In many ways foot-dragging by some businesses is to be expected, and is part of the wider process of change. The statutory regulations were introduced precisely because voluntary self-regulation by businesses in the 2011 ‘Think, Act, Report’ initiative had signally failed to show measurable change. The government’s approach is to use the regulatory duties as a way of incentivising a longer-term cultural shift and to support employers in making organisational changes through information. This deeper change could take up to five years, it is thought.

Without strong and sustained pressure, however, risks of inertia and incentives for backsliding are likely to grow. In 2018, the parliamentary Business, Energy and Industrial Strategy committee urged the government to be ‘more ambitious’ in pushing businesses to do more to tackle gender pay gaps, and to extend the remit of regulations to cover smaller businesses. Recommendations included more detailed requirements for reporting, including information on race and ethnicity pay gaps, and data on pay for full-time and part-time employees. However, after consultion, the government rejected these recommendations, arguing that they would impose costs on business and that information could be unreliable because of the small size of the dataset. It also ruled out inclusion of senior partners’ and directors’ pay in reporting, arguing that these are composed of performance-related bonuses rather than pay. Consultation on requirements for businesses to report on race and ethnicity pay gaps, which have been found to be significant based on the available evidence so far, are currently under way, but fears have been expressed that proposals may be quietly shelved.

The 2016 regulations marked an important shift in the way government deals with gender pay gaps, and sparked a welcome increase in transparency, awareness and discussion. This shift came about as a result of many years of activism and evidence-gathering about what works. So far, the first round of reporting has led to some shocking revelations which will put pressure on employers to measure gaps accurately and act on them. But the agenda for change needs to be broadened as well as deepened. Although the gender pay gap for full-time employees continues to fall, the pace of change is slow and the gap is still higher than the European or OECD average. Moreover, labour market changes mean that more and more women are trapped in low-paid, low-hours employment, resulting in a persistent pay gap when part-time work is included. Further pressure will be needed to keep pay inequalities in the public spotlight.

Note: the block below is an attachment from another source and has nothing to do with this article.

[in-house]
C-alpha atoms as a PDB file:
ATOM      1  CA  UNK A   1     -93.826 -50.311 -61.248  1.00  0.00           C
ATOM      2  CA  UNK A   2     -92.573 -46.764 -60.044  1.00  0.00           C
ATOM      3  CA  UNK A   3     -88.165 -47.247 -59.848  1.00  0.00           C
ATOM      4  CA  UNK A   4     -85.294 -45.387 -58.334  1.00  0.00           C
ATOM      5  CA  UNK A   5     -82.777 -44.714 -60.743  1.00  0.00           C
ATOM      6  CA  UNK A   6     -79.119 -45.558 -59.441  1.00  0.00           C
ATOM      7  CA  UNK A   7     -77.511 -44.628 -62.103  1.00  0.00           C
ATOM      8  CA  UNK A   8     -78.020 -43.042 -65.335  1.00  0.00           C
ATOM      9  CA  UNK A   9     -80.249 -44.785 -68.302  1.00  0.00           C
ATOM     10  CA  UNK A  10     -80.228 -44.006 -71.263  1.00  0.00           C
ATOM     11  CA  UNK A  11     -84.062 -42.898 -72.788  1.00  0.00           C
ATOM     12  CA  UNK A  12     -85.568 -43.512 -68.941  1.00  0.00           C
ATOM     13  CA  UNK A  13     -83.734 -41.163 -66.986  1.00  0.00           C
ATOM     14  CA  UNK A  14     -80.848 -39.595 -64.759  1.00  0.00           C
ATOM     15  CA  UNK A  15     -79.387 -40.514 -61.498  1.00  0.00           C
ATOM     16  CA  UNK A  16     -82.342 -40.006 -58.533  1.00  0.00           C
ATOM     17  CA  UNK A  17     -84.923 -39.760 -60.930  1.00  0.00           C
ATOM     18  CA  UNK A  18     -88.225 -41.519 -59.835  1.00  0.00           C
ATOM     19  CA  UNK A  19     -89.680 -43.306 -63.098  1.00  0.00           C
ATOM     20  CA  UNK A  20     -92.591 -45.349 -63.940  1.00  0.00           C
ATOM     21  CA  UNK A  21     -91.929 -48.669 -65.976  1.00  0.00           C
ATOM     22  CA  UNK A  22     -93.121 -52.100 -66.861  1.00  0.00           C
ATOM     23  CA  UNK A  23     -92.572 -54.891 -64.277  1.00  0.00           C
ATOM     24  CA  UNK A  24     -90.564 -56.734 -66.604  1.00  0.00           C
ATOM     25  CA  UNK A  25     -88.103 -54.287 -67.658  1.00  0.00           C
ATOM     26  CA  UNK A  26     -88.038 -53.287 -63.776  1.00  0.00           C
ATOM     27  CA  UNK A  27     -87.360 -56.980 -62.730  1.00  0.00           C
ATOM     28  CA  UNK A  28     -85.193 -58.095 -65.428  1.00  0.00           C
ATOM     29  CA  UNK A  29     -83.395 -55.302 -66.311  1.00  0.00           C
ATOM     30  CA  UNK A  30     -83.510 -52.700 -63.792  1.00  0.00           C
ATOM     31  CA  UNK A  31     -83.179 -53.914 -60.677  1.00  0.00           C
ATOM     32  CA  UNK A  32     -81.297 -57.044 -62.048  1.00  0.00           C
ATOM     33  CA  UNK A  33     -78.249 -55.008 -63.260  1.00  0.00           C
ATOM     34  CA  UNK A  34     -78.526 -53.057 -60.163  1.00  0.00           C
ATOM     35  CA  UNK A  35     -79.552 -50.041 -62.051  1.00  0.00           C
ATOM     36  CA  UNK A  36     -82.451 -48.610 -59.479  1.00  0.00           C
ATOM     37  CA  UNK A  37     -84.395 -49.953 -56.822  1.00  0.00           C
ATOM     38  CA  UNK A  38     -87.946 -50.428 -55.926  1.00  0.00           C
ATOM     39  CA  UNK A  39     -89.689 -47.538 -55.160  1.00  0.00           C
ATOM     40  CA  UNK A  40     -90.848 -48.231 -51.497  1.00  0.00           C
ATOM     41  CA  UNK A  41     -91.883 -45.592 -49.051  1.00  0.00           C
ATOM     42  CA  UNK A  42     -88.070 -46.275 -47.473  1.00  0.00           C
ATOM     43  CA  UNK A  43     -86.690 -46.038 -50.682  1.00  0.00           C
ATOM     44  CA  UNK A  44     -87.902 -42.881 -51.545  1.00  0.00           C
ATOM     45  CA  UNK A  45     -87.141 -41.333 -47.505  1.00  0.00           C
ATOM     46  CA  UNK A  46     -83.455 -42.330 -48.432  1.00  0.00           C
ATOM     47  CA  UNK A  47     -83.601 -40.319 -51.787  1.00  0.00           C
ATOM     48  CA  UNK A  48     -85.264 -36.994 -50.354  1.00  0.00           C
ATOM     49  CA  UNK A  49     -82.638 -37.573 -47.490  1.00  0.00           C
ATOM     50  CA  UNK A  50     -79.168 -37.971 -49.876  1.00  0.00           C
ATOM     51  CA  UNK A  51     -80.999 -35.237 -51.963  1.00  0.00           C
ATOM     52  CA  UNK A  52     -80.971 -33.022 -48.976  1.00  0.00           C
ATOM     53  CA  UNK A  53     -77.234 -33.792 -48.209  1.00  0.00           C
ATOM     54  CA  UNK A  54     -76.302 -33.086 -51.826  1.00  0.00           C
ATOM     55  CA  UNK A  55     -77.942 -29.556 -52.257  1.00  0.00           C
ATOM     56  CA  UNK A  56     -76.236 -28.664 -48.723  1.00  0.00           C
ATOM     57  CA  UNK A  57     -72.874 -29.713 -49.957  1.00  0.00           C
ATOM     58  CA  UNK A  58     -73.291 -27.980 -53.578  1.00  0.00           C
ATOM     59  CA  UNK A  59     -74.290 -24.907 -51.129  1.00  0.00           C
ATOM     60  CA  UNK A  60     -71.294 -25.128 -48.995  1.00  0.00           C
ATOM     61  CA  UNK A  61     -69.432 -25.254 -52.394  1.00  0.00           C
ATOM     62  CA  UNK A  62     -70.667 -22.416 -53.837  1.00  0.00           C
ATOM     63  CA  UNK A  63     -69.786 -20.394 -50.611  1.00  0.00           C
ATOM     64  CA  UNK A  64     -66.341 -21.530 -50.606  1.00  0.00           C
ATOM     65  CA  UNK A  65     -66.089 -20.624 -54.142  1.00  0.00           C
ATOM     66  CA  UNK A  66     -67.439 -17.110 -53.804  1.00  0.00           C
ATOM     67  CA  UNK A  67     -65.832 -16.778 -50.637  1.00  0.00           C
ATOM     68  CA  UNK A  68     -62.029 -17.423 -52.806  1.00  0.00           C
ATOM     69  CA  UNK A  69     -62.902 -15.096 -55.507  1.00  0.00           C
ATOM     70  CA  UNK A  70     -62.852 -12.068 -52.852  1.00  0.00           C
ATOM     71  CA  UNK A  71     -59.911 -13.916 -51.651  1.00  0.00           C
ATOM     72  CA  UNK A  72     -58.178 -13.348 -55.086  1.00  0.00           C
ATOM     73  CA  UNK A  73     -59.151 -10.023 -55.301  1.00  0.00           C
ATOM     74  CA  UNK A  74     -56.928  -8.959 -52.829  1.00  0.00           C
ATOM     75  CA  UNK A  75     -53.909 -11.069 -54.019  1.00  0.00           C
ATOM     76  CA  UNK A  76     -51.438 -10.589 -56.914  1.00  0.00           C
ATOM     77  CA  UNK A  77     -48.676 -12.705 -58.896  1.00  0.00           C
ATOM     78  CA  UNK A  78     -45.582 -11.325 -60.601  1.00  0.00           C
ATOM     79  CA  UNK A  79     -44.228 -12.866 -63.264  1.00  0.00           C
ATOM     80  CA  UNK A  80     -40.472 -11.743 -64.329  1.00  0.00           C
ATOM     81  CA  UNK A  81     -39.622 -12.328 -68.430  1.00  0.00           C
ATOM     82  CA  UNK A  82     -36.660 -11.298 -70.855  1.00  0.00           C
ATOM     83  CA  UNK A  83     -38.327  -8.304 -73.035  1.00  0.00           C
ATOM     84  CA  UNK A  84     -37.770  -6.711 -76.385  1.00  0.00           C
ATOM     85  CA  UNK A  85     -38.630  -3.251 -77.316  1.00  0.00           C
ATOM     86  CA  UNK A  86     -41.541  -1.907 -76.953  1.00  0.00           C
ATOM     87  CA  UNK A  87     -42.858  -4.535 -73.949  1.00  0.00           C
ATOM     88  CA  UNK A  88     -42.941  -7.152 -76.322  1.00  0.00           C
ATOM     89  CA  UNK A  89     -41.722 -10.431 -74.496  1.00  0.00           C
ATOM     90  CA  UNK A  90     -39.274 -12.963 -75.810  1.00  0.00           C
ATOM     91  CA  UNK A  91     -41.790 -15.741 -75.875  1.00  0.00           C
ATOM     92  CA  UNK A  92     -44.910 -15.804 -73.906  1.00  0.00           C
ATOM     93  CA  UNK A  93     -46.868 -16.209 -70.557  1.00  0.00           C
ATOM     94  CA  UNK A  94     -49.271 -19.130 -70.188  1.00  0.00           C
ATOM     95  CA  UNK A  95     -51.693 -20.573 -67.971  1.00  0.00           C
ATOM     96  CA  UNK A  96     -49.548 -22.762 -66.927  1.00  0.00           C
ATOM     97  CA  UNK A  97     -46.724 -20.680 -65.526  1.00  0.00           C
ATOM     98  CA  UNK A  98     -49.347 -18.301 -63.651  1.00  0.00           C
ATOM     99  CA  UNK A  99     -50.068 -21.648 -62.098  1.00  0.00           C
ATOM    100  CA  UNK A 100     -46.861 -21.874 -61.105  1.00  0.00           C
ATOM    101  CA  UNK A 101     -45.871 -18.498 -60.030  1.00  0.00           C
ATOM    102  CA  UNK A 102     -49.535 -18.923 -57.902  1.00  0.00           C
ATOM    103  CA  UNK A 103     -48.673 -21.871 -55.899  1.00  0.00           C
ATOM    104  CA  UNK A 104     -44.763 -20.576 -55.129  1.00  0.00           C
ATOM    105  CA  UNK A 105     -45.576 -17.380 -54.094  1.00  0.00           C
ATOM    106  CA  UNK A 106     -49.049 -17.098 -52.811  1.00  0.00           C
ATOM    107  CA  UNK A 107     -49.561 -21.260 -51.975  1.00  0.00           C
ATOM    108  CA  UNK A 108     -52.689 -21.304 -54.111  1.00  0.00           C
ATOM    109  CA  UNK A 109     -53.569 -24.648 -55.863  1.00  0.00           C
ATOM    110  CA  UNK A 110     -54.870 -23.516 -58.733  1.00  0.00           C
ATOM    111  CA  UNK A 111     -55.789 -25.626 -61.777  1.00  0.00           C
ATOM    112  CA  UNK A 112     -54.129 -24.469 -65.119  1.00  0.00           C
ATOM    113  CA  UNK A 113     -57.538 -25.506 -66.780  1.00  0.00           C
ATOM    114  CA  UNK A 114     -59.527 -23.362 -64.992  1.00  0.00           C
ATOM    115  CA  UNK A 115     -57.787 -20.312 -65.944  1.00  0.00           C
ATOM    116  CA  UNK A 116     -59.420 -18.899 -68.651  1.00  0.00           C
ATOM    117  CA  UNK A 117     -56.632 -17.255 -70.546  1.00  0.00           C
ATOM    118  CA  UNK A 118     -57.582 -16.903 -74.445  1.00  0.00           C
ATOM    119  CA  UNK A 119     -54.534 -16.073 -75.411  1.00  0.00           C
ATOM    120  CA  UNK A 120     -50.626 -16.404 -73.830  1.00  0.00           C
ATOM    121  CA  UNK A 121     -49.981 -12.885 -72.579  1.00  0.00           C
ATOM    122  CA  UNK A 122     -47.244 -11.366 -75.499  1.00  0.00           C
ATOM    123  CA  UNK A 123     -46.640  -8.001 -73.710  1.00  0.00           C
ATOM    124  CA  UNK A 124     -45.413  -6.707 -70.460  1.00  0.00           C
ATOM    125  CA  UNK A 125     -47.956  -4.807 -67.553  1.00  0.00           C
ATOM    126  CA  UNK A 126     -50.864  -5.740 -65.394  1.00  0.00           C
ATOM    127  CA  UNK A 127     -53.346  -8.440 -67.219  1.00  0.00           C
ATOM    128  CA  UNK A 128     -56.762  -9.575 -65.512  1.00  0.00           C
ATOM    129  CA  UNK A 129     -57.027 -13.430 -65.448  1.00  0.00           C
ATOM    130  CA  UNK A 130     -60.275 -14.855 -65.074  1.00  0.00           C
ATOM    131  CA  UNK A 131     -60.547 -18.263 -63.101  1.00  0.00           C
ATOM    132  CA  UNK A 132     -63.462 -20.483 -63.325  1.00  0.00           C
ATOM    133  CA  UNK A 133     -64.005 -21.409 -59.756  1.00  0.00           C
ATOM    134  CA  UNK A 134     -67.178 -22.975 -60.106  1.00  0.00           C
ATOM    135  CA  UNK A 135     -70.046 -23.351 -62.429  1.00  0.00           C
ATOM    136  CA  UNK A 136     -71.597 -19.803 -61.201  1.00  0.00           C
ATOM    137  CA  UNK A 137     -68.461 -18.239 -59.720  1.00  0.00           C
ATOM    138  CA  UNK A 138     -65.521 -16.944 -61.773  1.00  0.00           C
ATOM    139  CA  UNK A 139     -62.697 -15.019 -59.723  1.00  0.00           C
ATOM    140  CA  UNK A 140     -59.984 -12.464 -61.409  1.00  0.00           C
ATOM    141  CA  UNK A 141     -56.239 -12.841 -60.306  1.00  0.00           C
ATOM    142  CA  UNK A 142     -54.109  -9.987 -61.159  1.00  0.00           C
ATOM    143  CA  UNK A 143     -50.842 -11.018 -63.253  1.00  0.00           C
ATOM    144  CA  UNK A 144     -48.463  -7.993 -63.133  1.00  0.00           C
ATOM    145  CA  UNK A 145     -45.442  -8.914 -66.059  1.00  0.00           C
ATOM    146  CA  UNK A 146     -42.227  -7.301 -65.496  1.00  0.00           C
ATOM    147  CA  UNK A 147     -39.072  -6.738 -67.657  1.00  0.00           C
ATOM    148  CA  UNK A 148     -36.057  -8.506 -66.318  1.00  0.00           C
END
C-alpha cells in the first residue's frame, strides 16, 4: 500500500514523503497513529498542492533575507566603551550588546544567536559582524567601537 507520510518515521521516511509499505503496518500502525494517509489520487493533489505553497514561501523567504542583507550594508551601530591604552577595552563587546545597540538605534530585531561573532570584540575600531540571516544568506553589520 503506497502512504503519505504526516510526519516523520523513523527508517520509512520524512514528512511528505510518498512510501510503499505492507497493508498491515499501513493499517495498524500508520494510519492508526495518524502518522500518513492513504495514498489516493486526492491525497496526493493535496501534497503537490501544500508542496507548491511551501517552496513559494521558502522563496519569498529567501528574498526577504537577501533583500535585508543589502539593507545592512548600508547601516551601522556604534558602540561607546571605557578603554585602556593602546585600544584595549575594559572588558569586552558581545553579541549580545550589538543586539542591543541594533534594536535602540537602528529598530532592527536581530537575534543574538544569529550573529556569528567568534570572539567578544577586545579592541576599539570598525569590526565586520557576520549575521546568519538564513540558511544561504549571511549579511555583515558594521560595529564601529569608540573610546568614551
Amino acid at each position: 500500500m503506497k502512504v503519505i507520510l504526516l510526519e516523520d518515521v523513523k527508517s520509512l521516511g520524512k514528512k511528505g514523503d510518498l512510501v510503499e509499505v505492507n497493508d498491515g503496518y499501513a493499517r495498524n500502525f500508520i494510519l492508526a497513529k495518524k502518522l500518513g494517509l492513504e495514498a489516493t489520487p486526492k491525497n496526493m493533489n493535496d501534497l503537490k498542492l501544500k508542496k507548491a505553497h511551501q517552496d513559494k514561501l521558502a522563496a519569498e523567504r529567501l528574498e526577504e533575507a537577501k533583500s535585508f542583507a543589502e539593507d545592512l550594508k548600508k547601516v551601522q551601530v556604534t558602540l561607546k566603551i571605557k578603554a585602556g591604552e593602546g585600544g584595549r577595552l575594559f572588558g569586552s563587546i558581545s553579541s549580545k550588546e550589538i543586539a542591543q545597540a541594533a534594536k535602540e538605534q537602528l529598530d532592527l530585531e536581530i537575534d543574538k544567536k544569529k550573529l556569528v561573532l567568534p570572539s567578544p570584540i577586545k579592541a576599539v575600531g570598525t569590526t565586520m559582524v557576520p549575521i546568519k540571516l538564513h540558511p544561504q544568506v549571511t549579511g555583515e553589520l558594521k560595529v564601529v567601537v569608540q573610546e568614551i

Note: the above draws on the author’s published work in British Politics.

About the Author

Susan Milner is Associate Professor in European Politics at the University of Bath. She leads a GW4 research consortium on Pay Equality and is co-editor of a special issue of Gender, Work & Organization, to appear in 2019, on ‘Challenging gender pay gaps, organizational and regulatory strategies’.


All articles posted on this blog give the views of the author(s), and not the position of LSE British Politics and Policy, nor of the London School of Economics and Political Science. Featured image credit: Pixabay/Public Domain.

Powered by WordPress | Designed by: index backlink | Thanks to insanity workout, car insurance and cyber security